By Aaliyah Swimmer
Western Carolina University's Cherokee Center recently selected Class of 2020 Cherokee High School graduates Tierney Bradley and Brandon Wolfe to receive the Dr. Jerry Wolfe "Gadugi" Award as part of its efforts to connect with the community.
The award is bestowed on students who present a selfless character and true integrity within their communities, as embodied by Jeremiah “Jerry” Wolfe, an elder of the Eastern Band of Cherokee Indians. "Gadugi" roughly translates into English as "coming together for common good."
In 2013, Wolfe was named the first “Beloved Man” of the Eastern Band of Cherokee Indians in more than 200 years. He received an honorary doctorate of humane letters from WCU in 2017 and was passionate in his hope that Cherokee children learn the Cherokee language and the traditions and customs of the tribe. A World War II combat veteran and D-Day survivor, he passed away March 12, 2018, at the age of 93.
Bradley is an enrolled member of the Eastern Band of Cherokee Indians and resides in the Bird Town community with her parents, Kristine and Eddie Bradley. When asked about how she felt receiving the award, she said, "I felt blessed to receive the award. I also felt touched that I am dependable enough for the people around me to receive such an award."
Bradley credits her grandmother, Nancy, as being the elder who has personally had the most influence on her life. "She always taught me to be a strong independent woman, and she taught me to be strong in my beliefs," Bradley said.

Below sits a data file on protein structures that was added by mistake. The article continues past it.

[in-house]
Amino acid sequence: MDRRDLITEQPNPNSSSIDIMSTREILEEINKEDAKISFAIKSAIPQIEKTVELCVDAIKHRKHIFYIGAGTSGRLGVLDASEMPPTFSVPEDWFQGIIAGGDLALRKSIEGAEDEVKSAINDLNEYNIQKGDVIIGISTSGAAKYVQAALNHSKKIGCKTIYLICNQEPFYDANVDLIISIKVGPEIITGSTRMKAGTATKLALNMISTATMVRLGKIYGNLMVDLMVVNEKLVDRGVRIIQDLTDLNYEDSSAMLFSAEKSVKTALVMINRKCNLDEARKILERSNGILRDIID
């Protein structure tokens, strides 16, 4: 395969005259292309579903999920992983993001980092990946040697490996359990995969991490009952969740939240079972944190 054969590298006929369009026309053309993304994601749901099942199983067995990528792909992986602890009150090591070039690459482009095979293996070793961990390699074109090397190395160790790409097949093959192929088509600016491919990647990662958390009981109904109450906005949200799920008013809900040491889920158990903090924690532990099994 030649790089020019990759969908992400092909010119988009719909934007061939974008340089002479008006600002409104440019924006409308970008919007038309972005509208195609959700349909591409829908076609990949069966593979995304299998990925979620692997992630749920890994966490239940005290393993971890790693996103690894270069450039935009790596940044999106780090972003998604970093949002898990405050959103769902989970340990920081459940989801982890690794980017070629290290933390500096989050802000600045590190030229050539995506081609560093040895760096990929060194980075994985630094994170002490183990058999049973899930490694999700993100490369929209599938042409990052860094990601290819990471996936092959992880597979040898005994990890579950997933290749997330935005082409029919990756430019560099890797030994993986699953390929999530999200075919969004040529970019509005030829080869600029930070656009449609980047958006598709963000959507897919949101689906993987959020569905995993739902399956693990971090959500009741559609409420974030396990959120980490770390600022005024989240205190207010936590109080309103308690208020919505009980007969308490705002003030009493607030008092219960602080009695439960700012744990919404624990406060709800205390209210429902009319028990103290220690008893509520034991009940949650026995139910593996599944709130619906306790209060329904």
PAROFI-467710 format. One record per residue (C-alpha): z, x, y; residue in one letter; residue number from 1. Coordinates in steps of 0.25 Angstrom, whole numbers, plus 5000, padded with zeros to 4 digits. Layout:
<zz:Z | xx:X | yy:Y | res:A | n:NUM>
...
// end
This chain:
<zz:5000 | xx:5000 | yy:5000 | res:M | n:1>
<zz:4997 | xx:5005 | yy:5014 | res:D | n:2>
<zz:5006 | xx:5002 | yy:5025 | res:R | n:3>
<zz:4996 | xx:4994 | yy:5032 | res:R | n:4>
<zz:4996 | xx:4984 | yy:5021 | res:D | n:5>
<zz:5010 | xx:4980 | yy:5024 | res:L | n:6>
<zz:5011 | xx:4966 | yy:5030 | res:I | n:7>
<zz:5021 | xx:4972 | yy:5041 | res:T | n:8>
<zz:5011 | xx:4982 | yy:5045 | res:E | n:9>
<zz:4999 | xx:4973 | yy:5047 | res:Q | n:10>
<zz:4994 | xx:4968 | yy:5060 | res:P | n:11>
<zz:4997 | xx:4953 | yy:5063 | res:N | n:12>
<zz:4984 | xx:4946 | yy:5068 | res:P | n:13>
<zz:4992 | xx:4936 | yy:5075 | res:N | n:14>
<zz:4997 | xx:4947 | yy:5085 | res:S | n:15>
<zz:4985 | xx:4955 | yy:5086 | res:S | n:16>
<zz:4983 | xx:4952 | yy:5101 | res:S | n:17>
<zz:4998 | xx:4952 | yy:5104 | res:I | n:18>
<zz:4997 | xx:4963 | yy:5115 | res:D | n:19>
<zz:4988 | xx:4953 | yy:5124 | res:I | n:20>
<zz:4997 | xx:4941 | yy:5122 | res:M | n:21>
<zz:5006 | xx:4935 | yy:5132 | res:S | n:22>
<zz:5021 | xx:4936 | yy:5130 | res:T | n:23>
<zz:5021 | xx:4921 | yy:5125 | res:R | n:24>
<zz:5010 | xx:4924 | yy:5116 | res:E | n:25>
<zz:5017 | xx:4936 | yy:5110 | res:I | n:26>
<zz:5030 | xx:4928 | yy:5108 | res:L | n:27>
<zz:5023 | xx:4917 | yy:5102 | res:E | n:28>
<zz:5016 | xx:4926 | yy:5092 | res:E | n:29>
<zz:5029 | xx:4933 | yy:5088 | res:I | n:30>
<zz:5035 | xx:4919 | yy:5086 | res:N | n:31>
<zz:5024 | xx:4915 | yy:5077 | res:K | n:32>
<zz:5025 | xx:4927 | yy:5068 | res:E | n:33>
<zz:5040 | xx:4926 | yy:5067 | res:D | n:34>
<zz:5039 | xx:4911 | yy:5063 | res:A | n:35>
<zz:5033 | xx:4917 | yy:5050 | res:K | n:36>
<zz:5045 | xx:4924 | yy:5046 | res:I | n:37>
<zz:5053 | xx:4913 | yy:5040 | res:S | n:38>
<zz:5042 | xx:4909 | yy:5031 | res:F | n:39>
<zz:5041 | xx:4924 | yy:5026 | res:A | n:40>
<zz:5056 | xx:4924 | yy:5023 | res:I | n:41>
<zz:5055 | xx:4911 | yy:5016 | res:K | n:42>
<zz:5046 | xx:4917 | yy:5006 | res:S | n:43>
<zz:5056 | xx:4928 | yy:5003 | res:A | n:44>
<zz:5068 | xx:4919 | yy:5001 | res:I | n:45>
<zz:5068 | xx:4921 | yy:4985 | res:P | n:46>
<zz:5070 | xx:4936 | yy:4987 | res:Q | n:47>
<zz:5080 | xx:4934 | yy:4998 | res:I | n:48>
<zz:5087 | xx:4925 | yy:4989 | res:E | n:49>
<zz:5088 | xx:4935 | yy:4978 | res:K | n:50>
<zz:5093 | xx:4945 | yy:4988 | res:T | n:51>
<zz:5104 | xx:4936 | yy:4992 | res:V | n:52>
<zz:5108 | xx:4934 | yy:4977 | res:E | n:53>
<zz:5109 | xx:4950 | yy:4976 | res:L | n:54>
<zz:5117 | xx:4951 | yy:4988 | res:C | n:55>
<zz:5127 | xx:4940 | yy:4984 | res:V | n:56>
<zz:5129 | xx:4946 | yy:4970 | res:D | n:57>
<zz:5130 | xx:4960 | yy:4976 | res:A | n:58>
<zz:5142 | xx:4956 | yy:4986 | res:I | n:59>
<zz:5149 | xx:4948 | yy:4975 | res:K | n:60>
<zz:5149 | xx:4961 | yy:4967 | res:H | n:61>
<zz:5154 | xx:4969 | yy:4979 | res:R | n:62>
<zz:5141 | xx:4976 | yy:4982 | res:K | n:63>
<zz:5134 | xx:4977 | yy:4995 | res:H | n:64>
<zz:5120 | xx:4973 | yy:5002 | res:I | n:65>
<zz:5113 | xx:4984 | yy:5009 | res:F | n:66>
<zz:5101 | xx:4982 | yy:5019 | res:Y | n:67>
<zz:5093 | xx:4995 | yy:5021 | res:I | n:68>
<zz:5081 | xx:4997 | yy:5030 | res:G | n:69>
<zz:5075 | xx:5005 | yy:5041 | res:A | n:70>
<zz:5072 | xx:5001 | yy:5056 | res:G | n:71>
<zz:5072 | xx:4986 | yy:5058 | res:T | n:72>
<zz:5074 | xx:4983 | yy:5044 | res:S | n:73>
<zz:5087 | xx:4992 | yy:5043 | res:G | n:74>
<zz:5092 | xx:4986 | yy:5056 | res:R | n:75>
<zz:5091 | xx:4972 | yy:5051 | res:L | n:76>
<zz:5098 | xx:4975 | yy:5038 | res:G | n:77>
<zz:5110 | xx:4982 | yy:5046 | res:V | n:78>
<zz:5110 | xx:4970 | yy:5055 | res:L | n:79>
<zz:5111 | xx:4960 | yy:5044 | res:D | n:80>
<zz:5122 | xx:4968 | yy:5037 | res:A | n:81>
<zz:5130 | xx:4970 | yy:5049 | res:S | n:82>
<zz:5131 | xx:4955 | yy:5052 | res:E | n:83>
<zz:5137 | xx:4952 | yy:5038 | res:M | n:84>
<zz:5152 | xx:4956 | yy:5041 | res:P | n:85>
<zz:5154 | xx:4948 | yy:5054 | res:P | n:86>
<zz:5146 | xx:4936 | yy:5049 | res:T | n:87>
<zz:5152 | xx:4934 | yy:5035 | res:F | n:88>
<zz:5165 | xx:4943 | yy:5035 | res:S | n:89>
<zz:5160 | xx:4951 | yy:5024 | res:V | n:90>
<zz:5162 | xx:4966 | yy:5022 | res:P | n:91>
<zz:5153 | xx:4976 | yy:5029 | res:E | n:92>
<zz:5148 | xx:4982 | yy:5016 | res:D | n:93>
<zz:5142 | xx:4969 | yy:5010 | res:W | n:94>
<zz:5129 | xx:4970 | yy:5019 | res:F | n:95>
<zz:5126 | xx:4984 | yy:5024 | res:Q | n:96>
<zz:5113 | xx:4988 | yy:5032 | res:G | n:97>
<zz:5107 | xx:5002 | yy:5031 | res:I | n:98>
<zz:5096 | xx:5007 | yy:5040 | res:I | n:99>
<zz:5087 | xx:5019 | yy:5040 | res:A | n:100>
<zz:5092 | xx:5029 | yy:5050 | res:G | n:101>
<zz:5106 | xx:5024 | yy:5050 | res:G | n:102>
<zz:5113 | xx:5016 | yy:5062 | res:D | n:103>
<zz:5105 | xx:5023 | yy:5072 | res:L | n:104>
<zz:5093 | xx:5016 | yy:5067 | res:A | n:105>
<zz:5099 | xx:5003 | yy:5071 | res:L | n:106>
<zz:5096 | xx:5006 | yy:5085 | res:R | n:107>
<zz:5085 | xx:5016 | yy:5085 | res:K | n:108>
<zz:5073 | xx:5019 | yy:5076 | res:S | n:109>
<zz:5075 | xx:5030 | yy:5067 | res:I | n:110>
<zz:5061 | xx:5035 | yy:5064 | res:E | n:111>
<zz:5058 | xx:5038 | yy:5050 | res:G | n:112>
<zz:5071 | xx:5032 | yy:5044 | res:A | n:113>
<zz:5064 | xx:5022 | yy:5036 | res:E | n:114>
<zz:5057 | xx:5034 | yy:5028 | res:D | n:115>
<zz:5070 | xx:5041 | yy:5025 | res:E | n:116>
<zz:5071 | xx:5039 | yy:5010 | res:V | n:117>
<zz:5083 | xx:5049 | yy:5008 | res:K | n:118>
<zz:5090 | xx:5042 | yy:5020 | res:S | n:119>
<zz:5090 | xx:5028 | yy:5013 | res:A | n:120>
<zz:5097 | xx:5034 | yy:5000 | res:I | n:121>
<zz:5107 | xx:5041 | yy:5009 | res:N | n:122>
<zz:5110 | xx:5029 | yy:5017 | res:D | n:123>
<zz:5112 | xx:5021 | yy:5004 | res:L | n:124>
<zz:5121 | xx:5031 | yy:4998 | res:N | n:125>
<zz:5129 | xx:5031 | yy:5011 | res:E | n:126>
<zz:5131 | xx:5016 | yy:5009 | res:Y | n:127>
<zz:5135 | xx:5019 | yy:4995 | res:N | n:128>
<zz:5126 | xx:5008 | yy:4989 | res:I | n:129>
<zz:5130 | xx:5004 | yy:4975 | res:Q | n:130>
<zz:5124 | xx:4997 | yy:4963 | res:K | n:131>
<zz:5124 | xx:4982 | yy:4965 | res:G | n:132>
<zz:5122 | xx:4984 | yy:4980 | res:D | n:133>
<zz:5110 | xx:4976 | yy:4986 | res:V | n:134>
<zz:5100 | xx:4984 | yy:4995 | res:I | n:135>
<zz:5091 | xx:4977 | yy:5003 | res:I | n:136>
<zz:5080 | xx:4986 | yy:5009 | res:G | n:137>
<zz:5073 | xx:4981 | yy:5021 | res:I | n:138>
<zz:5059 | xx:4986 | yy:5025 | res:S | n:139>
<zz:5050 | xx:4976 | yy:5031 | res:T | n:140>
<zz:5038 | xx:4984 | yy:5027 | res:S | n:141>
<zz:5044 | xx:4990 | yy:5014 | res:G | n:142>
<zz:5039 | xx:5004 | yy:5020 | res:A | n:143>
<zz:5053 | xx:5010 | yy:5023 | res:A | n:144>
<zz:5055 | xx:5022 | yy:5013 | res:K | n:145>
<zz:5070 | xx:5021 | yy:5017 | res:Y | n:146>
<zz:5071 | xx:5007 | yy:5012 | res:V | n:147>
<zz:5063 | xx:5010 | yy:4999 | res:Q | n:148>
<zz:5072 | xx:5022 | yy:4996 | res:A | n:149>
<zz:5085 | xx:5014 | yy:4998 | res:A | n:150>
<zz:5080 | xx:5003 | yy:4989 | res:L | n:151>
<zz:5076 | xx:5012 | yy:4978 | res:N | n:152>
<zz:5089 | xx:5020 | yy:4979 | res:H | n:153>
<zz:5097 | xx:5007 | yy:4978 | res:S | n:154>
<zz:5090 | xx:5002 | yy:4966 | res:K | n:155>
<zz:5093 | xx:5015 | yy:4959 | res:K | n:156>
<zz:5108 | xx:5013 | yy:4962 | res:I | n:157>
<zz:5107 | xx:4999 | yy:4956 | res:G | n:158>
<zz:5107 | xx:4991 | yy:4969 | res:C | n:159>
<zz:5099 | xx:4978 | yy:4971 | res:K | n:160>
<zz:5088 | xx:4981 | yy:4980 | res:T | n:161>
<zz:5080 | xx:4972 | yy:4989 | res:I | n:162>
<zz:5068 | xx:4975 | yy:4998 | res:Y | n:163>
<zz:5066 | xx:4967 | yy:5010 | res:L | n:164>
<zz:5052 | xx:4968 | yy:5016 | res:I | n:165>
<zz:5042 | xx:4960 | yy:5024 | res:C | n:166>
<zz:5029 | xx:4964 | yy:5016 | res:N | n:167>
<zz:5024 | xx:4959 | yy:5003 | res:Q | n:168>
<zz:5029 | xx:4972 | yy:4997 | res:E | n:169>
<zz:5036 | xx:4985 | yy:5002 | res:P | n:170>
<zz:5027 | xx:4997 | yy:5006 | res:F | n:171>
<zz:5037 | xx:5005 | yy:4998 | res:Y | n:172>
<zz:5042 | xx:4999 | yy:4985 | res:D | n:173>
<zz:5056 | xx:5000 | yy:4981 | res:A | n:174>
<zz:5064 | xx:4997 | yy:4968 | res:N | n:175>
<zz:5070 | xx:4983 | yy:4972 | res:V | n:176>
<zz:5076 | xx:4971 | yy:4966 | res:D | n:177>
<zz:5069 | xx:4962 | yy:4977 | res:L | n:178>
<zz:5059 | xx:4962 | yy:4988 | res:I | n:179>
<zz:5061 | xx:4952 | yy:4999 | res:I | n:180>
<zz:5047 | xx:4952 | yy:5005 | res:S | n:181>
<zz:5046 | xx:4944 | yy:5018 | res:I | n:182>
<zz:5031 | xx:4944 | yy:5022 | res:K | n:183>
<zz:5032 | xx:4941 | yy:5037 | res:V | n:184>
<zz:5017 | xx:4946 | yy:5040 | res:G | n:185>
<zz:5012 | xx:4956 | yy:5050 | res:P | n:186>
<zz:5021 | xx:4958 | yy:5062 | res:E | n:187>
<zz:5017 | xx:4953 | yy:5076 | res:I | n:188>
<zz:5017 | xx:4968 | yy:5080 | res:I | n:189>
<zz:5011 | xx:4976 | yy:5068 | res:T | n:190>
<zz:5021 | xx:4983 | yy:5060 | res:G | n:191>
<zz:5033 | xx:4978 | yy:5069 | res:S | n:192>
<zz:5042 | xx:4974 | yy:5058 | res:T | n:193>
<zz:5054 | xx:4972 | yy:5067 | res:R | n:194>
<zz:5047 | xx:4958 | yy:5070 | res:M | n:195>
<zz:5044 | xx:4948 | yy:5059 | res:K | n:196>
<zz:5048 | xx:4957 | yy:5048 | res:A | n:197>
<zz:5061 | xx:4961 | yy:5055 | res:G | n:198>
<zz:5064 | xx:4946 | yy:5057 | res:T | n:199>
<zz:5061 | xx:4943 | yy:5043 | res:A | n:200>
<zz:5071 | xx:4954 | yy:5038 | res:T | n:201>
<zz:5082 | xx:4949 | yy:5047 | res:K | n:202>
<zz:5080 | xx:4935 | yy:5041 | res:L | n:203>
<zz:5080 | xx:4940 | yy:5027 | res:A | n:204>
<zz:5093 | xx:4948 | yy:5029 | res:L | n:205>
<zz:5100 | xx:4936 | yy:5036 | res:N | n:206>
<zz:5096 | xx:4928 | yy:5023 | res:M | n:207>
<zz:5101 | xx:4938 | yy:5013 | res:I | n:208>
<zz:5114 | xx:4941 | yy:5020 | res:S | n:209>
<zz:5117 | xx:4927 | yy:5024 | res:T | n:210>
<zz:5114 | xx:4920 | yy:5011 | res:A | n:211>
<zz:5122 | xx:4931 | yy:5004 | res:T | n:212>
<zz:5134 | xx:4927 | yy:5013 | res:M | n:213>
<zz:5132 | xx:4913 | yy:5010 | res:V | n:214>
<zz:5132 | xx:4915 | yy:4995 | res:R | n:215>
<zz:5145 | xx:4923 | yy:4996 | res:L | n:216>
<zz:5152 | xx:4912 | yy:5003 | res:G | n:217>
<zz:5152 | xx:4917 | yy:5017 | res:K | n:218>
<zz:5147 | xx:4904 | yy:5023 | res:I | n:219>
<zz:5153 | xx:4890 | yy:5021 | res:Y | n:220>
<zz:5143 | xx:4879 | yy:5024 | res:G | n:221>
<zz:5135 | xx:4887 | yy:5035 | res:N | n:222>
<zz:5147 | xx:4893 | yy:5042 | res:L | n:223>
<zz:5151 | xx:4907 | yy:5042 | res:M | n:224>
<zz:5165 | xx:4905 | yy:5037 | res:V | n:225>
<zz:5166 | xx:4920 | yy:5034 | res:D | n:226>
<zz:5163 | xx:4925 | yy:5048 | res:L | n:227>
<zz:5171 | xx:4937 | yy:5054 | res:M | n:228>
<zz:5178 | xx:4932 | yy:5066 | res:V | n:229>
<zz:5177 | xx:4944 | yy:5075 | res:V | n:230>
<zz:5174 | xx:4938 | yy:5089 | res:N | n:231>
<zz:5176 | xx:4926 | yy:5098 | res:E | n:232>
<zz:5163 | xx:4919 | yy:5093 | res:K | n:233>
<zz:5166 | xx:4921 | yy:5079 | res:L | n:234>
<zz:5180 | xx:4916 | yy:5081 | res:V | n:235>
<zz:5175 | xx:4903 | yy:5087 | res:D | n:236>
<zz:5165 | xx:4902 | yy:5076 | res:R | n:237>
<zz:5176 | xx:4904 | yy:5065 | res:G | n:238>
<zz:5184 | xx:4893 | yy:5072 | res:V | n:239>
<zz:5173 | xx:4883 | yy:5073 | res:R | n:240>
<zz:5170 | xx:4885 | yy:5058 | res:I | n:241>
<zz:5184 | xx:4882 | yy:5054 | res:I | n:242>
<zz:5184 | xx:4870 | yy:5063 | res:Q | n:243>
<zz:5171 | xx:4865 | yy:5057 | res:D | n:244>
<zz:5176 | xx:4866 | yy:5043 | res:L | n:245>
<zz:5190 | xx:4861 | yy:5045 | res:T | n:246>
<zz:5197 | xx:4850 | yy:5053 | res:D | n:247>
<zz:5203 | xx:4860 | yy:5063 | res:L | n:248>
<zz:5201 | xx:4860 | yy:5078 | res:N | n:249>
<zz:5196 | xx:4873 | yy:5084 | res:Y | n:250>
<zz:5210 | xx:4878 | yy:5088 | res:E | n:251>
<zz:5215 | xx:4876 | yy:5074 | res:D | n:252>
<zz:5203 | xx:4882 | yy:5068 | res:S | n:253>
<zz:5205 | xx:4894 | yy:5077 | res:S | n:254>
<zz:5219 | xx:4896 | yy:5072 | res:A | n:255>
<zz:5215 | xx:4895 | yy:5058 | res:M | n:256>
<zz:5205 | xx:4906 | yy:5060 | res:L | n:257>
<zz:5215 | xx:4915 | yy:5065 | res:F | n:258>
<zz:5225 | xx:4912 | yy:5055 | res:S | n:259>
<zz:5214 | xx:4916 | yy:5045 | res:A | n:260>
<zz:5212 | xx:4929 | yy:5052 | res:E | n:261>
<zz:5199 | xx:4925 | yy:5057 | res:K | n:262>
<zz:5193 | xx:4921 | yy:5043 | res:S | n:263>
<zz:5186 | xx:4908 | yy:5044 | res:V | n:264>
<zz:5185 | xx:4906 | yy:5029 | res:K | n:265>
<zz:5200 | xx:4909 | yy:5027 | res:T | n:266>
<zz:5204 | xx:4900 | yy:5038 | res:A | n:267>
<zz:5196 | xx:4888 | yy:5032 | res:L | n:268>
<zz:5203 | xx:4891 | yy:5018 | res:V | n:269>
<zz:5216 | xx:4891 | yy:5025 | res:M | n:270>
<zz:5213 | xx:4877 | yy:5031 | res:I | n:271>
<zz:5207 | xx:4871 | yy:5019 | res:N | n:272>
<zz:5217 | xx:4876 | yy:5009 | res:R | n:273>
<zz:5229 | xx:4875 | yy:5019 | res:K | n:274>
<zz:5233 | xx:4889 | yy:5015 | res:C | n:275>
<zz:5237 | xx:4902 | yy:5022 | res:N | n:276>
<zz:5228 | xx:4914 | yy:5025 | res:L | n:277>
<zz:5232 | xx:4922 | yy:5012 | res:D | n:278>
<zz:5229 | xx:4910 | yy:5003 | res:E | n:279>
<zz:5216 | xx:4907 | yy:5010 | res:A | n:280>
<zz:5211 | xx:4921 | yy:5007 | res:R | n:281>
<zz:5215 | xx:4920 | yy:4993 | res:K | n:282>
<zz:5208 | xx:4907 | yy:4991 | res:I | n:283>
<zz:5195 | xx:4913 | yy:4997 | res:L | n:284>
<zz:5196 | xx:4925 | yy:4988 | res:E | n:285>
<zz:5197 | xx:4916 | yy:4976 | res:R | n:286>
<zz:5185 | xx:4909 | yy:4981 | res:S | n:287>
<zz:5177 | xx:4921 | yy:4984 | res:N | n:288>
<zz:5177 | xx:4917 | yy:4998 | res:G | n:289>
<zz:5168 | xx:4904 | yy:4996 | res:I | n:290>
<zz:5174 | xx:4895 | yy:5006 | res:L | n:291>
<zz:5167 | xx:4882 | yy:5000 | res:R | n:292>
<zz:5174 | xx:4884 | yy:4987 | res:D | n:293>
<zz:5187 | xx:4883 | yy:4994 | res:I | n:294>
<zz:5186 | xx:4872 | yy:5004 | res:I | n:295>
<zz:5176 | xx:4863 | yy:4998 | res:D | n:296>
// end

Completing school is a challenging but rewarding task, Bradley said. She had this to say to the young school children of Cherokee: "Don't let anyone hold you back and don't let anyone tell you that you cannot do something." She plans to attend Carson-Newman University in the fall, where she will major in human services. "I chose Carson-Newman based on the environment. I felt like I could be myself there and strive to be the best I can be."
Wolfe also is an enrolled member of the Eastern Band of Cherokee Indians and resides in the Paint Town community with his parents, Martha and Wayne Wolfe. “There are no words to describe it, I am truly honored and blessed to receive this award, and I hope I can set a good example for the future generations as Dr. Wolfe did," he said.
Wolfe credits his maternal grandfather, Jonah Reed, as well as both his paternal and maternal grandmothers with being tremendous influences on his life. “They helped me with keeping the language alive and they taught me basketmaking and carving to keep the traditions going," Wolfe said. His advice for young Cherokee students is: "Do not give up just because something is hard. That's why we learn, because what was hard before becomes easy in the end. Don’t be afraid to ask for help."
Wolfe plans to attend Tusculum University on a bowling scholarship. "It is a way to represent us when I am away from home," he said.
For more information on the Dr. Jerry Wolfe "Gadugi" Award, contact WCU's Cherokee Center, at 828-497-7920.
Established in 1975 as an office for outreach and partnership development, the Cherokee Center is committed to serving tribal and non-tribal residents of Qualla Boundary and the surrounding communities by improving educational opportunities.